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113 Unless otherwise specified, grading of the backfill should be as follows,: 100 percent passing 100 mm (4 in.) sieve, 0-60 percent passing No. 40 (0.425 mm) sieve, and 0-15 percent passing No. 200 (0.075mm) sieve; plasticity index (PI) as determined by AASHTO T90, should not exceed 6. The backfill should exhibit an angle of internal friction of not less than 34 degrees, as determined by the standard direct shear test on the portion finer than 2 mm (No.10) sieve, using a sample compacted to 95 percent of AASHTO T-99, Methods C or D, at optimum moisture content. No testing is required for backfills where 80 percent of sizes are greater than 19 mm. The backfill should be substantially free of shale or other soft, poor durability parti- cles and should have an organic content not larger than 1 percent. For permanent applications, the backfill should have a pH between 4.5 and 9. The pH limits may be increased to 3 and 11 respectively for temporary applications. Backfill Placement Reinforced fill should be placed as specified in construction plans in maximum com- pacted lift thickness of 250 mm (10 in.). Reinforced fill should be placed and compacted at or within 2 percent dry of the optimum moisture content. If the reinforced fill is free draining (i.e., with less than 5 percent passing a No. 200 sieve), water content of the fill may be within 3 per- cent of the optimum. A minimum density of 100 percent of AASHTO T-99 (or 95 percent of AASHTO T-180) is highly recommended for abutments and approaches. A procedural specifi- cation is preferable where a significant percentage of coarse material (i.e., greater than 30 percent retained on the 19 mm, or 3/4 in., sieve) prevents the use of the AASHTO T-99 or T-180 test methods. For procedural specification, typically three to five passes with conventional vibratory roller compaction equipment may be adequate. The actual requirements should be determined based on field trials. When compacting uniform medium to fine sands (in excess of 60 percent passing a No. 40 sieve), use a smooth-drum static roller or lightweight (walk-behind) vibratory roller. The use of large vibratory compaction equipment with this type of backfill material will make wall alignment control difficult. Placement of the reinforced fill near the front should not lag behind the remainder of the structure by more than one lift. Backfill should be placed, spread, and compacted so as to prevent the development of wrinkles or movement of the geosynthetic reinforcement and the wall facing units. Special attention should be given to ensuring good compaction of the backfill, espe- cially near the face of the wall. Only hand-operated compaction equipment should be allowed within 0.5 m (1.5 ft) of the front of the wall face. Compaction within 0.5 m (1.5 ft) of the back face of the facing units should be achieved by at least three passes of a lightweight mechanical tamper, plate, or roller. Soil density in this area should not be less than 90 percent standard Proctor density. Sheepsfoot or grid-type rollers should not be used for compacting backfill within the limits of the soil reinforcement. Compaction control testing of the reinforced backfill should be performed regularly during the entire construction project. A minimum frequency of one test within the reinforced soil zone per 1.5 m (5 ft) of wall height for every 30 m (100 ft) of wall is recommended. At the end of each day's operation, the last level of backfill should be sloped away from the wall facing to direct runoff of rainwater away from the wall face. In addition, sur- face runoff from adjacent areas to enter the wall construction site should be avoided. Facing Masonry concrete facing should have a minimum compressive strength of 28 MPa (4,000 psi) and a water absorption limit of 5 percent. Facing blocks used in freeze-thaw prone areas should be tested for freeze-thaw resis- tance and survive 300 freeze-thaw cycles without failure per ASTM C666.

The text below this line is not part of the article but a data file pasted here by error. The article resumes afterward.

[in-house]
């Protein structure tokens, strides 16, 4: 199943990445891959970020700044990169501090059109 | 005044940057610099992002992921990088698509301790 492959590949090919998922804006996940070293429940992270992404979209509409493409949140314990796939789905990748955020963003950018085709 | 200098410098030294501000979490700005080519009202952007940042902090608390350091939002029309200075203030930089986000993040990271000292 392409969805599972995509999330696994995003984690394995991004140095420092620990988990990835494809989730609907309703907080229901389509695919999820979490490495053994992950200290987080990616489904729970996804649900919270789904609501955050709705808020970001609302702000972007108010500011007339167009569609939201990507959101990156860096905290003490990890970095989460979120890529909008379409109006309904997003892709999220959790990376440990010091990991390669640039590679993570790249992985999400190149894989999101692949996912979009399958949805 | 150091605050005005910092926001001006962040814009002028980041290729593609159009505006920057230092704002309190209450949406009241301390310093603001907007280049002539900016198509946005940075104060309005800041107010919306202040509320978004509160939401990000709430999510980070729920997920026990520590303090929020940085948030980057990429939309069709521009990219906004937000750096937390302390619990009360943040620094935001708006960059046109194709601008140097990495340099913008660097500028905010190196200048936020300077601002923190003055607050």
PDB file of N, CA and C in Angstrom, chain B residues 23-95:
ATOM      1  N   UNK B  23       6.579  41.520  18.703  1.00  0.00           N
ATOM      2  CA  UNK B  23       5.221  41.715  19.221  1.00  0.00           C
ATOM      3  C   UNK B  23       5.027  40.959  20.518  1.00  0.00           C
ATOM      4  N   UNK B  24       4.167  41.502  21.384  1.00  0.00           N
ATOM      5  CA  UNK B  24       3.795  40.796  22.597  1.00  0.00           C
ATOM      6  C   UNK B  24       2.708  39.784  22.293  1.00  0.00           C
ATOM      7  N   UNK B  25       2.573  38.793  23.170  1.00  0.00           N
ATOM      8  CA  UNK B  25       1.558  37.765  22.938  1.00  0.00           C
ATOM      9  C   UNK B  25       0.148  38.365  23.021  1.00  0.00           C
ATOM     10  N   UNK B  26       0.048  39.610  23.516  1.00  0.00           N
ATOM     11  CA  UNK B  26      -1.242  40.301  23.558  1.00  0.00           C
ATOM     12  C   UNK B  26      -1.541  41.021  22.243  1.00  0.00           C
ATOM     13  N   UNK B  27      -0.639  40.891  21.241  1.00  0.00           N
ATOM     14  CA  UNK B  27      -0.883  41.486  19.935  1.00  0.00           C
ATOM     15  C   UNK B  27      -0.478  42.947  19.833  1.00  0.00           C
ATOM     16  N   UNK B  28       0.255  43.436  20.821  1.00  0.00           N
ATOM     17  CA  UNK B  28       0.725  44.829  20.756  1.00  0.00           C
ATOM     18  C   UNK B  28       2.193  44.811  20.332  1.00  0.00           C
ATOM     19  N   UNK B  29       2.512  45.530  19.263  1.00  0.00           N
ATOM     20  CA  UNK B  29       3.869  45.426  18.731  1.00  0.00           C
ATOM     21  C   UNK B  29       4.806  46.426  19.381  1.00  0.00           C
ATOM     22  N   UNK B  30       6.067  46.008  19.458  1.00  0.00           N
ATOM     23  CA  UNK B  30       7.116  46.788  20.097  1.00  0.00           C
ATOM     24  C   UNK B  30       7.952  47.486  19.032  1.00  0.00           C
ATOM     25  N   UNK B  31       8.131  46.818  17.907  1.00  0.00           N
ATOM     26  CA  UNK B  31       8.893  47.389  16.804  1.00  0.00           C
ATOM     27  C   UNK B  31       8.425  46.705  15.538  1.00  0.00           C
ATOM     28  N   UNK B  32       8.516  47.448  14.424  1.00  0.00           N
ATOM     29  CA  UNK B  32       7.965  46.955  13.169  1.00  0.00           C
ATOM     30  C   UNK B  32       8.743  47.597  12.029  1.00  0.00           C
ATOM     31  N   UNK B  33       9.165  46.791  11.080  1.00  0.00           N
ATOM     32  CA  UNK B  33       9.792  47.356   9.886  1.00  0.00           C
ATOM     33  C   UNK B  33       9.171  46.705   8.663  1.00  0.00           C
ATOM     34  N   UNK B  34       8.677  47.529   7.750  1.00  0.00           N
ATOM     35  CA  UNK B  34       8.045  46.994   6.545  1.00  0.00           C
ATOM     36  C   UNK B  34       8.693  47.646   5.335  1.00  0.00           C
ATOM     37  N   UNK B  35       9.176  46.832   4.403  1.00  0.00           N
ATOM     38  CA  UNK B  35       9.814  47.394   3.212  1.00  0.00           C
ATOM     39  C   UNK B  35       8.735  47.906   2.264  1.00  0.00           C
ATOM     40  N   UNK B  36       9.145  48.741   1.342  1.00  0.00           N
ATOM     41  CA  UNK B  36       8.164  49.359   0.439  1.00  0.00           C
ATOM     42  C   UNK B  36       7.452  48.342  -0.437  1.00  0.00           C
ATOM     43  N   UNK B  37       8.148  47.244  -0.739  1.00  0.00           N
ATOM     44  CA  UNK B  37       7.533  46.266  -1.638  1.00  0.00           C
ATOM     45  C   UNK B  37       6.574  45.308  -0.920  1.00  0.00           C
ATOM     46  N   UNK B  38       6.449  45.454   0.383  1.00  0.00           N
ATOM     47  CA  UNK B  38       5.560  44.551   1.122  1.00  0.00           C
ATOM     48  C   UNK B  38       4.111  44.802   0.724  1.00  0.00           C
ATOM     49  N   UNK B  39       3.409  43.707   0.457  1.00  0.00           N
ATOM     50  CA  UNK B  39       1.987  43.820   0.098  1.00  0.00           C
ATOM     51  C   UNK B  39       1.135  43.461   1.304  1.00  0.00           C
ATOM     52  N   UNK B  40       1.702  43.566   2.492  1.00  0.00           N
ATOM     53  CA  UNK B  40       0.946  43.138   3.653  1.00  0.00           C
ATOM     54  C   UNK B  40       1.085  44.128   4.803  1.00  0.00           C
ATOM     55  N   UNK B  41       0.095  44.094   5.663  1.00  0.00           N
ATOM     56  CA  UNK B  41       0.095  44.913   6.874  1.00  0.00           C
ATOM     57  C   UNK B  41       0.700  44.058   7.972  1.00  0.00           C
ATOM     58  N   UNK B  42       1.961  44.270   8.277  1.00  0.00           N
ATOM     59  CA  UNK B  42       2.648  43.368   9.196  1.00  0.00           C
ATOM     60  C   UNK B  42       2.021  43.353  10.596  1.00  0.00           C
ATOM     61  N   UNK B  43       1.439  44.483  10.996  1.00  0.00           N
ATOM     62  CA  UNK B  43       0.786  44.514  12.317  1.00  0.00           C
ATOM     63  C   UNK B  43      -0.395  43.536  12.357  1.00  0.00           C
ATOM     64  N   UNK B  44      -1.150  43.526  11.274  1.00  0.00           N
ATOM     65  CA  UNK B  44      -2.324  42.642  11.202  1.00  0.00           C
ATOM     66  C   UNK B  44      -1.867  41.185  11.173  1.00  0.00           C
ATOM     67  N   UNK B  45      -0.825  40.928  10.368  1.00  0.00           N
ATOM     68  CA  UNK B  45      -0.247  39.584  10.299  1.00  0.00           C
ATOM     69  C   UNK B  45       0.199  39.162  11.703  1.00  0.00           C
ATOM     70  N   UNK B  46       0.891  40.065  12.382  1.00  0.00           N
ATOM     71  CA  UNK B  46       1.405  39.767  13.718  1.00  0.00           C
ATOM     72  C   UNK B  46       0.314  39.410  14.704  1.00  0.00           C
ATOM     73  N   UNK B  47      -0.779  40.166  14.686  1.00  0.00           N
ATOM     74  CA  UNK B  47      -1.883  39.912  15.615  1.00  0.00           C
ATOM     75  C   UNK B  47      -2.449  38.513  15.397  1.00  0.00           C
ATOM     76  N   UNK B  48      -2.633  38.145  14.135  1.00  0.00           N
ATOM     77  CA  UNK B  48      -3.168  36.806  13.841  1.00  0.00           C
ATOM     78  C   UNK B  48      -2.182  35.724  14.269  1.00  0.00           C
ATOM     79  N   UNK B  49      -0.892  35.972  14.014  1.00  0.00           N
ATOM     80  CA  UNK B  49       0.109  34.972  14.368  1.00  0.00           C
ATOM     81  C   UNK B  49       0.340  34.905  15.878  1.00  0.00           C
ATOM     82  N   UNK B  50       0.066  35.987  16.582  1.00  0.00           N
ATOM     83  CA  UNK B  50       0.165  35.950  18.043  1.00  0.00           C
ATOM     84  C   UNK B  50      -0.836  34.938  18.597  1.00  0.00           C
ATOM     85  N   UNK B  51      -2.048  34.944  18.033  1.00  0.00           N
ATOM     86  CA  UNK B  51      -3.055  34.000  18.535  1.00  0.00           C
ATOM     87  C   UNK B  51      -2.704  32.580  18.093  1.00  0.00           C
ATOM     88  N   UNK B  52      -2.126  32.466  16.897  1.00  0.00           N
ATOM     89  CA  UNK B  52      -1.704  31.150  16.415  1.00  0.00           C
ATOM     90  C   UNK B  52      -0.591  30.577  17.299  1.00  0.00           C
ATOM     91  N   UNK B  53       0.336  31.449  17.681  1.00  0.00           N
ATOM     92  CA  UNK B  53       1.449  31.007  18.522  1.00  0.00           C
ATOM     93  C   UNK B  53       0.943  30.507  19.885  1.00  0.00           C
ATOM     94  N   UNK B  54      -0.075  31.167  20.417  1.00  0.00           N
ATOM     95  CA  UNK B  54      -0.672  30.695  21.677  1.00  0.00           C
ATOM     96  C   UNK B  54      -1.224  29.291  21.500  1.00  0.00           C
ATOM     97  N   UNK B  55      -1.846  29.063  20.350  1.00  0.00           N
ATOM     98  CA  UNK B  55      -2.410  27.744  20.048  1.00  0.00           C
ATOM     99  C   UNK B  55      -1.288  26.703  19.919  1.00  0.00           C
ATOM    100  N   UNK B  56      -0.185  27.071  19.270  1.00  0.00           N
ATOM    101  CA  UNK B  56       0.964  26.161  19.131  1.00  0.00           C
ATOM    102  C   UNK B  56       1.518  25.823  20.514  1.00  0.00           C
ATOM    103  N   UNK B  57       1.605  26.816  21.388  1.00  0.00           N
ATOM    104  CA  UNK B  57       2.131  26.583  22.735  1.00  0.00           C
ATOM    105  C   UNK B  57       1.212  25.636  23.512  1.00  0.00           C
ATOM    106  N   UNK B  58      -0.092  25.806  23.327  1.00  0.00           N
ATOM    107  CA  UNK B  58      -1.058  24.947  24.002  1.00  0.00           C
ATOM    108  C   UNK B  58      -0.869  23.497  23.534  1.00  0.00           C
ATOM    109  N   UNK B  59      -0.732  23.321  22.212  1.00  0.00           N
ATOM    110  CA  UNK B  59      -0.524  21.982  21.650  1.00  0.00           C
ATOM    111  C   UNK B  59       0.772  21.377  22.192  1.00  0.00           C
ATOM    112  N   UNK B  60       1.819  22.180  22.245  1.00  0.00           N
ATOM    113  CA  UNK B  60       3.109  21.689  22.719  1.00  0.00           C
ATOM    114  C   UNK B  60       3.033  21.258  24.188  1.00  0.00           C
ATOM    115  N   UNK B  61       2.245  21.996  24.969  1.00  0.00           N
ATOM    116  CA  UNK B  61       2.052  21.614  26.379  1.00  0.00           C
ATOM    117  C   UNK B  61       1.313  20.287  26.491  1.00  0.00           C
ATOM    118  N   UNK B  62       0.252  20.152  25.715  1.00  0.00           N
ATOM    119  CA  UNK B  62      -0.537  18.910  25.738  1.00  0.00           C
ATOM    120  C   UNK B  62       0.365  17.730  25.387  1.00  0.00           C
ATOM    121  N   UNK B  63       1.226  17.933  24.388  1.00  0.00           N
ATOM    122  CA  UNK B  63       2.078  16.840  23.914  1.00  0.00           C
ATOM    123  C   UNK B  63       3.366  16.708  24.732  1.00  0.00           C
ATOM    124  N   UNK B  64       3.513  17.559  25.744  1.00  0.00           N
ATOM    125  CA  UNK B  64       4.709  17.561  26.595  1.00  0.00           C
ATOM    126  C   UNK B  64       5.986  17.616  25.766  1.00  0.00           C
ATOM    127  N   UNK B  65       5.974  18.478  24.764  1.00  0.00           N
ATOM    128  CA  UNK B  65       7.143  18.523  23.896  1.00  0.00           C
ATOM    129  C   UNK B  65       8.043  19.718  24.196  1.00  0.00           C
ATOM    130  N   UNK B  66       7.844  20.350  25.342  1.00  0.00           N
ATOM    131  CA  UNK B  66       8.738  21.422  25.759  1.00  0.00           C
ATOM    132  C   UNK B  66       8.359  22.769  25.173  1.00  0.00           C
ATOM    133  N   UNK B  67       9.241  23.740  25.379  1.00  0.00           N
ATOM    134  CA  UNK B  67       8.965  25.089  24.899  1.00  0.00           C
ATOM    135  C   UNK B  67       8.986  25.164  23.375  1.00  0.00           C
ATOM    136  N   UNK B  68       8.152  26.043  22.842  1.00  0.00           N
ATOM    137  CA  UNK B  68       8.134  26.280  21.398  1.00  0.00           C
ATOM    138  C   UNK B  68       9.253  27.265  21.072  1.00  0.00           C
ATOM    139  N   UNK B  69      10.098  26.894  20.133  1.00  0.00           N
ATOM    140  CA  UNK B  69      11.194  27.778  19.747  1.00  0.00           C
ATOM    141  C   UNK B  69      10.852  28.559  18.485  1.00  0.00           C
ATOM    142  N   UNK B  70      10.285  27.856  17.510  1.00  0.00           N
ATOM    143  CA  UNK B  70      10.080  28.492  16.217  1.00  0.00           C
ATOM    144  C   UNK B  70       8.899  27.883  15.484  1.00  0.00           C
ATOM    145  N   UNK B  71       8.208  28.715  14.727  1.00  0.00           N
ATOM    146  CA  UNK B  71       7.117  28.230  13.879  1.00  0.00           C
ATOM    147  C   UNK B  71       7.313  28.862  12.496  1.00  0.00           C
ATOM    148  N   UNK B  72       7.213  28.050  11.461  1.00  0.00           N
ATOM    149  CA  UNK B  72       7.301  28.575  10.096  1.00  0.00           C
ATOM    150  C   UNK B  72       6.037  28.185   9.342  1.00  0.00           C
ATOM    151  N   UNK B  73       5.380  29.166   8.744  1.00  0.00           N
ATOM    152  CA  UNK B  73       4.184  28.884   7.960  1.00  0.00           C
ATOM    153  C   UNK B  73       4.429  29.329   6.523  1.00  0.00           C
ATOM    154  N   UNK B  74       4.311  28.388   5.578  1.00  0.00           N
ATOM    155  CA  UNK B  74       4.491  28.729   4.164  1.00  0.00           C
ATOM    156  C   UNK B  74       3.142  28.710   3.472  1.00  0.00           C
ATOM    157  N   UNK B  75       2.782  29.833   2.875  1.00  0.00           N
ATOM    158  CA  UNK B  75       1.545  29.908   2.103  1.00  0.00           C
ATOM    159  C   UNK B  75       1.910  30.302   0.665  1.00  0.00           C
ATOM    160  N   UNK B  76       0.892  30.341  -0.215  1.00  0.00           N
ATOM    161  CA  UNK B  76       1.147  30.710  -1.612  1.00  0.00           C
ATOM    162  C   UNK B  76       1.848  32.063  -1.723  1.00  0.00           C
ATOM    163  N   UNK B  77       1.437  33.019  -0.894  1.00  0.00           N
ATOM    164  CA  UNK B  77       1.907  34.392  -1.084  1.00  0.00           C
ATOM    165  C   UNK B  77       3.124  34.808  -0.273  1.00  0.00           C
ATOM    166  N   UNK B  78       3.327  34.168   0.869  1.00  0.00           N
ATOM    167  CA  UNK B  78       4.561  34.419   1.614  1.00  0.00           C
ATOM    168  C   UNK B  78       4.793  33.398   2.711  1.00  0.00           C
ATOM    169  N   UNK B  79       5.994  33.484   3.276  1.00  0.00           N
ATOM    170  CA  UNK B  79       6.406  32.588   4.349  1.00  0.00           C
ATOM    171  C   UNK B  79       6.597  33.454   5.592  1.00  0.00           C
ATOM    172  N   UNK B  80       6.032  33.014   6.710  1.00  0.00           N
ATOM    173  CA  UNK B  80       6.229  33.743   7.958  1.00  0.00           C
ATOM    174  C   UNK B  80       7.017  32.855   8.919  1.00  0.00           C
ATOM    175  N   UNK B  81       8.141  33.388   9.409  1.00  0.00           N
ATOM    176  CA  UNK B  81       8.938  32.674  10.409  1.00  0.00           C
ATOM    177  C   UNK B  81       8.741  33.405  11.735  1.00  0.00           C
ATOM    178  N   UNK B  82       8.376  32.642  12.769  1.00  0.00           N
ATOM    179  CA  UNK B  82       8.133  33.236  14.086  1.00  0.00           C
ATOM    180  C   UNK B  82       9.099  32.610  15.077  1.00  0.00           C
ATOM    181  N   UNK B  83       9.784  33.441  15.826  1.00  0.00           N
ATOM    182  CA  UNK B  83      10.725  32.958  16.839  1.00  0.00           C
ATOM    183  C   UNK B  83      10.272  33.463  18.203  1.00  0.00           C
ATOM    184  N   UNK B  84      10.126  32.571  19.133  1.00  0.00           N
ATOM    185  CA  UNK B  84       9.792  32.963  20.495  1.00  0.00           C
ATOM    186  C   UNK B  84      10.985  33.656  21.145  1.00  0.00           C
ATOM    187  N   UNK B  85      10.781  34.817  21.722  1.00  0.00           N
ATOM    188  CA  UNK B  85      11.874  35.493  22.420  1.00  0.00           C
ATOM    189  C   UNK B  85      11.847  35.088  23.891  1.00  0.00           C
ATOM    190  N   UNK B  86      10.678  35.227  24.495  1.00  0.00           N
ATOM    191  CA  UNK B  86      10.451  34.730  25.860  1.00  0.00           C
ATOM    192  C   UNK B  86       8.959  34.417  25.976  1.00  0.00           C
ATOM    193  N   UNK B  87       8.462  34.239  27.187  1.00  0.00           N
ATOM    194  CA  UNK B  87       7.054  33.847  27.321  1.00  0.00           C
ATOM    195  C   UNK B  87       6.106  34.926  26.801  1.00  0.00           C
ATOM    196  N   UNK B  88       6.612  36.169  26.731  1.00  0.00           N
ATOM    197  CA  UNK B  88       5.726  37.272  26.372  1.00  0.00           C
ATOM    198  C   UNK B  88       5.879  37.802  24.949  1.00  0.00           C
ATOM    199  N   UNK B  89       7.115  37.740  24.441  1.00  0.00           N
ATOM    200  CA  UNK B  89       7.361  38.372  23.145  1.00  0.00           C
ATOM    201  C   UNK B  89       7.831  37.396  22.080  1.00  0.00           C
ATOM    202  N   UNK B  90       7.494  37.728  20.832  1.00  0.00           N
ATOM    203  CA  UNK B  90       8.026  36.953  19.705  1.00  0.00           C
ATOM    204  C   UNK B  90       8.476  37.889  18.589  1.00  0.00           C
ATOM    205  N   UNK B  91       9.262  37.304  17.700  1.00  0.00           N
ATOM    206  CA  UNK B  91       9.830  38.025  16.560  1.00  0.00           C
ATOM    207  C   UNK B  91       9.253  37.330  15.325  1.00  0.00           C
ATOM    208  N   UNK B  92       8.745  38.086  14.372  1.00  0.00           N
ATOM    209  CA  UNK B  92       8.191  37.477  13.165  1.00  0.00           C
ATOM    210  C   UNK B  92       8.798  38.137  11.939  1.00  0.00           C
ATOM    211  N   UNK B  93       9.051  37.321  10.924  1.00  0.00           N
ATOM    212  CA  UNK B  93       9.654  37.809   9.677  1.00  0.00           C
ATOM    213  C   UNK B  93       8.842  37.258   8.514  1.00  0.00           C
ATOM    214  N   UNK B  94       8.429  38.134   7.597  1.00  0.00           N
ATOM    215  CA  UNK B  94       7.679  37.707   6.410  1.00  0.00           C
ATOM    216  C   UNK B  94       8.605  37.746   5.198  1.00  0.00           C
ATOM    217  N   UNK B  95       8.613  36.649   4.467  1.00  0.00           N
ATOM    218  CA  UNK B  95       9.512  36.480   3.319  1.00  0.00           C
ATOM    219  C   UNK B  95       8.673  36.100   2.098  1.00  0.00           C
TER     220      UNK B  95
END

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114 Facing blocks should also meet the requirements of ASTM C90 and C140. All facing units should be sound and free of cracks or other defects that would interfere with the proper placement of the unit or significantly impair the strength or permanence of the construction. Facing blocks directly exposed to spray from de-iced pavements should be sealed after erection with a water-resistant coating or be manufactured with a coating or addi- tive to increase freeze-thaw resistance. Facing blocks should be placed and supported as necessary so that their final position is vertical or battered as shown on the plans or the approved working drawings with a tolerance acceptable to the engineer. It is recommended that the bottom of the top two to three courses of facing blocks be bonded with cement. If lightweight blocks are used, it is recommended that the three to four courses of blocks be filled with concrete mortar and reinforced with steel bars. The cap block and/or top facing units should be bonded to the units below using cap adhesive that meets the requirements of the facing unit manufacturer. The overall tolerance relative to the wall design verticality or batter shall not exceed 30 mm (1.25 in.) maximum over a 3 m (10 ft) distance; 75 mm (3 in.) maximum. Drainage To reduce percolation of surface water into the backfill during the service life of an abutment wall, the crest should be graded to direct runoff away from the back slope. Interceptor drains on the back slope may also be used. Periodic maintenance may be necessary to minimize runoff infiltration. It is highly recommended that a combina- tion of granular drain materials and geotextiles or a geocomposite drain be installed along the back and the base of the fill. Geotextile reinforcement typically provides inherent drainage function; subsurface drainage at wall face is generally not needed. Construction Sequence It is preferable to construct the upper wall and place fill behind the upper wall before placement of the bridge girder. This construction sequence tends to produce more favorable stress conditions in the load-bearing wall, increase load-carrying capacity, and reduce settlement. Other Flexible Facings Typical lift thickness ranges from 0.2 to 0.45 m (8 in. to 18 in.). Lift thickness of 0.3 m is most common. For a flexible facing differing from the segmental concrete Reinforcement spacing of 0.15 m is recommended as it block facing, the following construction guidelines about the is easy to work with and it will help minimize face facing should be observed: deformation. Face alignment and compaction can be greatly facili- tated with the use of temporary forms, such as 50 mm x Wrapped-Faced Geotextile Facing 200 mm (2 in. x 8 in.) wooden boards. When making a windrow, care must be exercised not to If the geotextile is wide enough for the required rein- dig into the geotextile beneath or at the face of the wall. forcement length, it can be unrolled parallel to the wall Before applying a coating to a vertical or near-vertical (i.e., in the longitudinal direction). Two rolls of geotextile wall, a wire mesh may need to be anchored to the geo- can be sewn together if a single roll is not wide enough. textile to keep the coating on the wall face. Alternatively, the geotextile can be deployed perpen- It is usually necessary to have scaffolding in front of the dicularly to the abutment wall and adjacent sheets can be wall when the wall is higher than about 1.8 m (6 ft). overlapped or sewn. The stronger direction of a geotextile, usually in the machine direction, should be oriented in the maximum stress direction (i.e., the direction perpendicu- Timber Facing lar to the wall face). Compaction shall be done with equipment that will not The timber typically has a 150 mm x 200 mm (6 in. x 8 in.) damage the geotextile facing, and no compaction is or 150 mm x 150 mm (6 in. x 6 in.) cross-sectional dimen- allowed within 0.3 to 0.6 m (1 to 2 ft) from the wall face. sion and should be treated to an acceptable level with